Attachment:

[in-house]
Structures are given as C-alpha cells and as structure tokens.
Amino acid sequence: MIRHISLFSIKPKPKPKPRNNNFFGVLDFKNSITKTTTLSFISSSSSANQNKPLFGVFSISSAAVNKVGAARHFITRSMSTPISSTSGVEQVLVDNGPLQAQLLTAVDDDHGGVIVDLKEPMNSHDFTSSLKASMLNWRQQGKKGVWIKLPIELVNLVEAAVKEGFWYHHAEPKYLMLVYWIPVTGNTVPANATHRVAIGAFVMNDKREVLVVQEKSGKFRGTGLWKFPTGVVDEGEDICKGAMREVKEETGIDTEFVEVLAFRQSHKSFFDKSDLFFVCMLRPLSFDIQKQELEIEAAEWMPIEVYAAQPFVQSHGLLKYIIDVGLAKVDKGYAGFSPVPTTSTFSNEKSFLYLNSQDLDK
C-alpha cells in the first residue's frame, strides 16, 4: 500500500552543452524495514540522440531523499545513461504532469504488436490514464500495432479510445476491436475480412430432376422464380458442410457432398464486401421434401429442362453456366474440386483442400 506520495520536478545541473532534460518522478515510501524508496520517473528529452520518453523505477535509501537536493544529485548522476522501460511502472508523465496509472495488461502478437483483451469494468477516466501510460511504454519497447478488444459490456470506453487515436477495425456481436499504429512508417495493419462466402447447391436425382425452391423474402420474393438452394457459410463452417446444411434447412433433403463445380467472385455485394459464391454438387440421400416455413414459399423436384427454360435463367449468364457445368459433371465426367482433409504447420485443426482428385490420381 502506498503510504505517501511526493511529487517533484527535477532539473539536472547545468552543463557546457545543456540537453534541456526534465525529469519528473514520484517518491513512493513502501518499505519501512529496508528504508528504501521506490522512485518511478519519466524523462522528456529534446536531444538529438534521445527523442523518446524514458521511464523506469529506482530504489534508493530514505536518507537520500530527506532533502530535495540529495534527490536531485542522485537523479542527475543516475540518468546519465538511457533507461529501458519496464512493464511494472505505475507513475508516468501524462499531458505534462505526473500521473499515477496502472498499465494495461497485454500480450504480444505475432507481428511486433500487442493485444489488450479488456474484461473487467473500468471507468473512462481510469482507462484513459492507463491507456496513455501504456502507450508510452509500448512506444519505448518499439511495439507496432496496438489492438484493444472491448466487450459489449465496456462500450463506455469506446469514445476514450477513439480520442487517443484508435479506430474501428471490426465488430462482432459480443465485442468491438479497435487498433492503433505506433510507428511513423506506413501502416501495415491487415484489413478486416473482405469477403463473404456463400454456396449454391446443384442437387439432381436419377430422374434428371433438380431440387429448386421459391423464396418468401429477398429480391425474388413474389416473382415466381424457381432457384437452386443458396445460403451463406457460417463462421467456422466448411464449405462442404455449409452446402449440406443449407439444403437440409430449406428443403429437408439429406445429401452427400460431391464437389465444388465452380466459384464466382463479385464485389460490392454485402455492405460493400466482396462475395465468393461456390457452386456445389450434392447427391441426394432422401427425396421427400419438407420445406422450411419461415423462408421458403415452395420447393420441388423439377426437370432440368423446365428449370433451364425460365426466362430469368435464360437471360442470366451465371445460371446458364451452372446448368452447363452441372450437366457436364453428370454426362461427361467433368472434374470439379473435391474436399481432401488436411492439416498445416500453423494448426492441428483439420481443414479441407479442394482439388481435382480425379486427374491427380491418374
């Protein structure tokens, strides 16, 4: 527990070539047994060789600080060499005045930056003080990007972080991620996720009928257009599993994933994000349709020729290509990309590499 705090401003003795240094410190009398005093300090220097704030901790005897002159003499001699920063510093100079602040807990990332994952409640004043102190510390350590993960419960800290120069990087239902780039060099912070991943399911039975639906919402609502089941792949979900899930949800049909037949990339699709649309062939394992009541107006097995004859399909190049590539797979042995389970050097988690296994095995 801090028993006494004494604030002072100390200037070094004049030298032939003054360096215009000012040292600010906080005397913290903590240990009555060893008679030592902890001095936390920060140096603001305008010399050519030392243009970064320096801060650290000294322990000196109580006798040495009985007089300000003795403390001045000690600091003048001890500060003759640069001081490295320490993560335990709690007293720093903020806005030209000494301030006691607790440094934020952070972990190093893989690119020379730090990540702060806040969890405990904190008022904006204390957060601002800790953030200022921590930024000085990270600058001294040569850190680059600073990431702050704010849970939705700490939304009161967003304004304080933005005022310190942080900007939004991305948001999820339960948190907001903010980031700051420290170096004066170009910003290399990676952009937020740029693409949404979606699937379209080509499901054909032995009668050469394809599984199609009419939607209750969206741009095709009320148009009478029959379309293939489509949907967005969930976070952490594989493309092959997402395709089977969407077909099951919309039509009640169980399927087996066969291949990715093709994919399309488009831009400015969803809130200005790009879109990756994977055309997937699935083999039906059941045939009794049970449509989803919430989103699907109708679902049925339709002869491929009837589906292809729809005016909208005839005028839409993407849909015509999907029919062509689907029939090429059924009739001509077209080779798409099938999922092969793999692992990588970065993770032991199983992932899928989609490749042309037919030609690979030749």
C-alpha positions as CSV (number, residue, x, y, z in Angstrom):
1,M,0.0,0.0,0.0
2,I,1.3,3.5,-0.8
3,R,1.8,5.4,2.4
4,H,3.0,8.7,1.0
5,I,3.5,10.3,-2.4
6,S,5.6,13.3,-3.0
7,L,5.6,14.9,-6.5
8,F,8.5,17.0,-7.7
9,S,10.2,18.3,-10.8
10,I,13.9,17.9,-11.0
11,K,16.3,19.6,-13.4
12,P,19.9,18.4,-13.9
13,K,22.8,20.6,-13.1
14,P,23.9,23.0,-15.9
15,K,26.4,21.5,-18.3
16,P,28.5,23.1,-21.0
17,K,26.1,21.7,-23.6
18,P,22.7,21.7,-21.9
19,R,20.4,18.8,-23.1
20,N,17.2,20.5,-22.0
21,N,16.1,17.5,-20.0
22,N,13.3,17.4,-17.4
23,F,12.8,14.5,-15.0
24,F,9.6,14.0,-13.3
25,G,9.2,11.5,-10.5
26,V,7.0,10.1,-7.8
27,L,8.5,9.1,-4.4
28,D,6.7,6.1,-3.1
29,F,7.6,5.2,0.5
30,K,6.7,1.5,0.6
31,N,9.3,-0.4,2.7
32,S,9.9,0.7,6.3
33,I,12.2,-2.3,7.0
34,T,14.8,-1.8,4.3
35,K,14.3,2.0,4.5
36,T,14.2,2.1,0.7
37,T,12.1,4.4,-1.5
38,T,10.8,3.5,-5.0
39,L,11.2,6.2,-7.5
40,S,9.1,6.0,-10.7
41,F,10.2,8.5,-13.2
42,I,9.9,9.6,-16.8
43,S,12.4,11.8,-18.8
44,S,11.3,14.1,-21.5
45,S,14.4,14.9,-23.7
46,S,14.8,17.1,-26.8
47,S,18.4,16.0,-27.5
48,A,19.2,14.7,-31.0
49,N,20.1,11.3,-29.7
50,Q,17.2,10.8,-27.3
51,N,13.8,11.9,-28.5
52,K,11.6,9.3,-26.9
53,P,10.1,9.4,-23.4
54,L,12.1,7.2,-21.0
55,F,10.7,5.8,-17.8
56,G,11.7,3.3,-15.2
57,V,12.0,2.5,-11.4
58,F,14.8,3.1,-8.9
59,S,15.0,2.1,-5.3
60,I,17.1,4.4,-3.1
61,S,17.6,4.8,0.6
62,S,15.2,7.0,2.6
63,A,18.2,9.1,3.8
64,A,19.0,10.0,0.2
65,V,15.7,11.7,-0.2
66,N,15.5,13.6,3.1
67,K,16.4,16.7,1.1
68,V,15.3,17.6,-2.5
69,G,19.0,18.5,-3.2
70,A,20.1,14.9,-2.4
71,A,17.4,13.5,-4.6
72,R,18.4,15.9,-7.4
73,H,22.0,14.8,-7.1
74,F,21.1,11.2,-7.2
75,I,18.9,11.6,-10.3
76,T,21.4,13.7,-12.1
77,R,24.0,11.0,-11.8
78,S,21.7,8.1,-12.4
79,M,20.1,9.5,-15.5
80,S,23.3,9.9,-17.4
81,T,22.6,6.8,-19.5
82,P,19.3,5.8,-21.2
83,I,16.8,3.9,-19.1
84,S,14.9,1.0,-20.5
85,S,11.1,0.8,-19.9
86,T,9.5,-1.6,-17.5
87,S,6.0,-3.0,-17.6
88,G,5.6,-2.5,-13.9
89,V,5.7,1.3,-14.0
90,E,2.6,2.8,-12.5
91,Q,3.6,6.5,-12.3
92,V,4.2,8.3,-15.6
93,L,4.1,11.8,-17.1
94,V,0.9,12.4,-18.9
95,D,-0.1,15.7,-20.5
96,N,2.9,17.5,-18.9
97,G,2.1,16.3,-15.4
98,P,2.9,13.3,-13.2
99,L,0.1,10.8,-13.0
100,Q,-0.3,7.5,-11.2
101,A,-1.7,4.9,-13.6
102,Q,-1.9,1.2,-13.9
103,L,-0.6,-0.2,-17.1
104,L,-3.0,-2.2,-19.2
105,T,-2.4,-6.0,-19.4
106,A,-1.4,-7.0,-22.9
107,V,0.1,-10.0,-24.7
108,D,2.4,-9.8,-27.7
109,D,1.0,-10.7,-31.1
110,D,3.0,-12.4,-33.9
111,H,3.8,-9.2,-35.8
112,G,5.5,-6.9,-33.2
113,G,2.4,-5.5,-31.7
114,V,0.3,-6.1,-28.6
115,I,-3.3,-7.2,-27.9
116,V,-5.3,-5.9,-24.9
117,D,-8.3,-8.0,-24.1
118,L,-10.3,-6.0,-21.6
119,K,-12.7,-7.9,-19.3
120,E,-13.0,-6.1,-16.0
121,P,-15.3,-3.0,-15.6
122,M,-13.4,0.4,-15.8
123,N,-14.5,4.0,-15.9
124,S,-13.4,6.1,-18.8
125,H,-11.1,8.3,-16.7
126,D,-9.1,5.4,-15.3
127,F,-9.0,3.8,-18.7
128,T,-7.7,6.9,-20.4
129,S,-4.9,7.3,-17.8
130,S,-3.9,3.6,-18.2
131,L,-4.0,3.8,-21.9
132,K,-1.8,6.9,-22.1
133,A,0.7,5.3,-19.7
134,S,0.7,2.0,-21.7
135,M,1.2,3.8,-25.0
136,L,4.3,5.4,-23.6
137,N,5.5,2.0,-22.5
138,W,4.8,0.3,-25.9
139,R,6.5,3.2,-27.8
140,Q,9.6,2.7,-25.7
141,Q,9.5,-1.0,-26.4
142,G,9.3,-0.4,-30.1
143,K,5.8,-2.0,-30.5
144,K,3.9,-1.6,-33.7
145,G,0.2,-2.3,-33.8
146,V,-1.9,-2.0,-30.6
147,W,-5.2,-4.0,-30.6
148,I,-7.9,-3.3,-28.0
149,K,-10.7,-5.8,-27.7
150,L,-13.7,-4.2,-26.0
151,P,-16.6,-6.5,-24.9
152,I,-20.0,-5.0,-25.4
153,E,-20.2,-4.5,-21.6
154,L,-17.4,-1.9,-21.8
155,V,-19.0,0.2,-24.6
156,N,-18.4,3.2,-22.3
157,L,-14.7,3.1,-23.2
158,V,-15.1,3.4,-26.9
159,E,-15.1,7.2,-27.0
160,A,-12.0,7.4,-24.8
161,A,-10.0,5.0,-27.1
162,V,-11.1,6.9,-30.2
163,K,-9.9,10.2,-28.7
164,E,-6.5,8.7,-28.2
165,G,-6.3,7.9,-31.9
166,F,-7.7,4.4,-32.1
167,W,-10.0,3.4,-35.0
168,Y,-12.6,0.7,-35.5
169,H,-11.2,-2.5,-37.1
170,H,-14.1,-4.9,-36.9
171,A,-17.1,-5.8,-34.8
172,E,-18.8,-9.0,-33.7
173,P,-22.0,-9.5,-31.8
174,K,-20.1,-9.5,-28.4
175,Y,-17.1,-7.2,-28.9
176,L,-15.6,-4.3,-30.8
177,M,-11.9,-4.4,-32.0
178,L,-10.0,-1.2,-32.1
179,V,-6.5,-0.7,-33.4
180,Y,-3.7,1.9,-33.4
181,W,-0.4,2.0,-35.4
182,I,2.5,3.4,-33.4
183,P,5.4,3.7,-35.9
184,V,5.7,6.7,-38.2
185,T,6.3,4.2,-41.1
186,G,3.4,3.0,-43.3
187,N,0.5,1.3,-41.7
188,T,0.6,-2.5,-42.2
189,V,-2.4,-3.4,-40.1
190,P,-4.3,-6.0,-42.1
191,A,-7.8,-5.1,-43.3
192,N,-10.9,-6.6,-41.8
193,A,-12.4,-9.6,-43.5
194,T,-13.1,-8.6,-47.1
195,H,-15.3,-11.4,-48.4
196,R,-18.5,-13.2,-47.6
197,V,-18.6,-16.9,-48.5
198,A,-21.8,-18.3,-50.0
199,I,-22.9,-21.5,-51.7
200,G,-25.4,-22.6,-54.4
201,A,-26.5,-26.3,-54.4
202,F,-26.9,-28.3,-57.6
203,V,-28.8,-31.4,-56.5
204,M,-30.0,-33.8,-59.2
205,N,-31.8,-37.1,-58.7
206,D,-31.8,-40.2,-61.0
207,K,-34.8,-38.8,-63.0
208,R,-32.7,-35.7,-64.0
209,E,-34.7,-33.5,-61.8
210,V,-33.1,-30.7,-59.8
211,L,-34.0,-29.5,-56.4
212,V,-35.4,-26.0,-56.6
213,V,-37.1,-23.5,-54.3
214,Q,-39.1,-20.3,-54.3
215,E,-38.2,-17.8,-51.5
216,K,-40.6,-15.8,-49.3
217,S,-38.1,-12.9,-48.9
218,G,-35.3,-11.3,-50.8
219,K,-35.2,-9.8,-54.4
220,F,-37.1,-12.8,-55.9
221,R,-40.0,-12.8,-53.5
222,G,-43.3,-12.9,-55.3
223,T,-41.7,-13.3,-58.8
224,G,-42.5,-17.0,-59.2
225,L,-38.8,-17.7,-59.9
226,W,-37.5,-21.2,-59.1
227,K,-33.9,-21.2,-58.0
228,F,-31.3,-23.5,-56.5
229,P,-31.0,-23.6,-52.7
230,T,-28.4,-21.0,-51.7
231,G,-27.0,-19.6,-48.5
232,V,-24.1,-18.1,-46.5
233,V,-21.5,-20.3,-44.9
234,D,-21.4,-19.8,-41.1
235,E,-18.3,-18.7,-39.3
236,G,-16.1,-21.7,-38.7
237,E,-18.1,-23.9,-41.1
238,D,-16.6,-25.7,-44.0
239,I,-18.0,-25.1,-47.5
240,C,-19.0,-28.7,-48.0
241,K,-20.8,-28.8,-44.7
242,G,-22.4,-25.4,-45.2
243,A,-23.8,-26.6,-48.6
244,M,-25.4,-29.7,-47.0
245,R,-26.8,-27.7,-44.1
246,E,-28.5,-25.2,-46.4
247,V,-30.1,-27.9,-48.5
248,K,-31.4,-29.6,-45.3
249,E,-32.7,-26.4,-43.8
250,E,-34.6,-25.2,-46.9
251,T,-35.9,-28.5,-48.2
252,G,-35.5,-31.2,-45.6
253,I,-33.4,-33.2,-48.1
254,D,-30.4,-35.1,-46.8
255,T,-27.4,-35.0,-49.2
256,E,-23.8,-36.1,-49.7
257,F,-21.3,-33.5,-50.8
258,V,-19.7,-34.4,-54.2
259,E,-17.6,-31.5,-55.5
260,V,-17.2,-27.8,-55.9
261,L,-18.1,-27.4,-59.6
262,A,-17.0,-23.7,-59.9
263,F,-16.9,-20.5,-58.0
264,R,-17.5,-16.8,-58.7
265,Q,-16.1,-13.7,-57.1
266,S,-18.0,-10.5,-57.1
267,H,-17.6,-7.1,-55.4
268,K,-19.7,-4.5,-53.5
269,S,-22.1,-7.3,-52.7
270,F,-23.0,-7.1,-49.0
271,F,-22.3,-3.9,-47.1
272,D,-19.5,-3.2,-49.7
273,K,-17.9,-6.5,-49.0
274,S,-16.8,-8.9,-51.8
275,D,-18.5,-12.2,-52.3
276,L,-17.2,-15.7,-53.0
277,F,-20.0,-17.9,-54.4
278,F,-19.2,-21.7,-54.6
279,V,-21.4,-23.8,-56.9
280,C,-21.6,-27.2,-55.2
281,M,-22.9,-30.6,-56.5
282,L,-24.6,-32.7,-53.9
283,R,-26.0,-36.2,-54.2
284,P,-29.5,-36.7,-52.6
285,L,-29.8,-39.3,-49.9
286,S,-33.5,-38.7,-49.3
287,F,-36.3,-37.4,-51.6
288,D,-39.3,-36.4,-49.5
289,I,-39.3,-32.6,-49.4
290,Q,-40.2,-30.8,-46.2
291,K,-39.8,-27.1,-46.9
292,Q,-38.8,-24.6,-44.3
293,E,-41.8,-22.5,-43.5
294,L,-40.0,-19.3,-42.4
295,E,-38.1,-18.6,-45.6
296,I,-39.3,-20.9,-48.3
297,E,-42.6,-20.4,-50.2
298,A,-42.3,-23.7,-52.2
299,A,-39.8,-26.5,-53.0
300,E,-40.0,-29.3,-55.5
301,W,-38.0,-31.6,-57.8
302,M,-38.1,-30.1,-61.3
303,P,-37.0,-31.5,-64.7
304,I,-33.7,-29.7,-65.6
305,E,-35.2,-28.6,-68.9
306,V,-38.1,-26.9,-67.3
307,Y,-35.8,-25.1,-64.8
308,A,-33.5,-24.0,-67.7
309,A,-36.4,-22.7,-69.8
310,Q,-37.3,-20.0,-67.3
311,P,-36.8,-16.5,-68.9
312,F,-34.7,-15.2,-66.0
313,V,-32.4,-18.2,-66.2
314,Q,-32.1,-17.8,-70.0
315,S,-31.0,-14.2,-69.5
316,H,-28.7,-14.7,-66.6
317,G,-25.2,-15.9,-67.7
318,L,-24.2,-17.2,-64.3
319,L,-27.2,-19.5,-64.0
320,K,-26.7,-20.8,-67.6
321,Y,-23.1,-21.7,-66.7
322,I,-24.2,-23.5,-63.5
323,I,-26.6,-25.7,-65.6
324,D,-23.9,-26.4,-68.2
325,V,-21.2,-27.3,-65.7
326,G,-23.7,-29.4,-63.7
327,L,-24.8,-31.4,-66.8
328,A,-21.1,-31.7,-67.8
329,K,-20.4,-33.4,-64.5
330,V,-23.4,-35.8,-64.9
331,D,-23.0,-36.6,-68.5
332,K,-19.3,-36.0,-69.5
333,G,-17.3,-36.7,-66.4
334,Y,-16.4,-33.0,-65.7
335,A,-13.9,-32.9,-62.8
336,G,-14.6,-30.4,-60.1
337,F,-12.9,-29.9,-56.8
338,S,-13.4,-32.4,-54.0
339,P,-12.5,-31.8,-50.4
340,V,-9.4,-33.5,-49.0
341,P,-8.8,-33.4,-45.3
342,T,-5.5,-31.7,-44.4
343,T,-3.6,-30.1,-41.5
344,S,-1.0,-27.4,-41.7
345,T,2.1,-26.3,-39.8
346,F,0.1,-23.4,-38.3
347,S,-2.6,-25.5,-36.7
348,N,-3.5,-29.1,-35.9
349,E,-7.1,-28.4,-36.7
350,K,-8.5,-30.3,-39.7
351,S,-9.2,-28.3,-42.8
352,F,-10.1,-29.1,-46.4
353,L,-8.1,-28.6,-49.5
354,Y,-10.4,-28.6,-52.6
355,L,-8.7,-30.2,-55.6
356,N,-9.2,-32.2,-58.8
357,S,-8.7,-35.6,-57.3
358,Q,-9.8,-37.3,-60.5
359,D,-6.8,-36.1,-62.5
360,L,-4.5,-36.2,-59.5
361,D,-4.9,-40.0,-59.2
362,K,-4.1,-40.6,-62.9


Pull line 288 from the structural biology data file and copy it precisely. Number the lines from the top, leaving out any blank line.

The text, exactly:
282,L,-24.6,-32.7,-53.9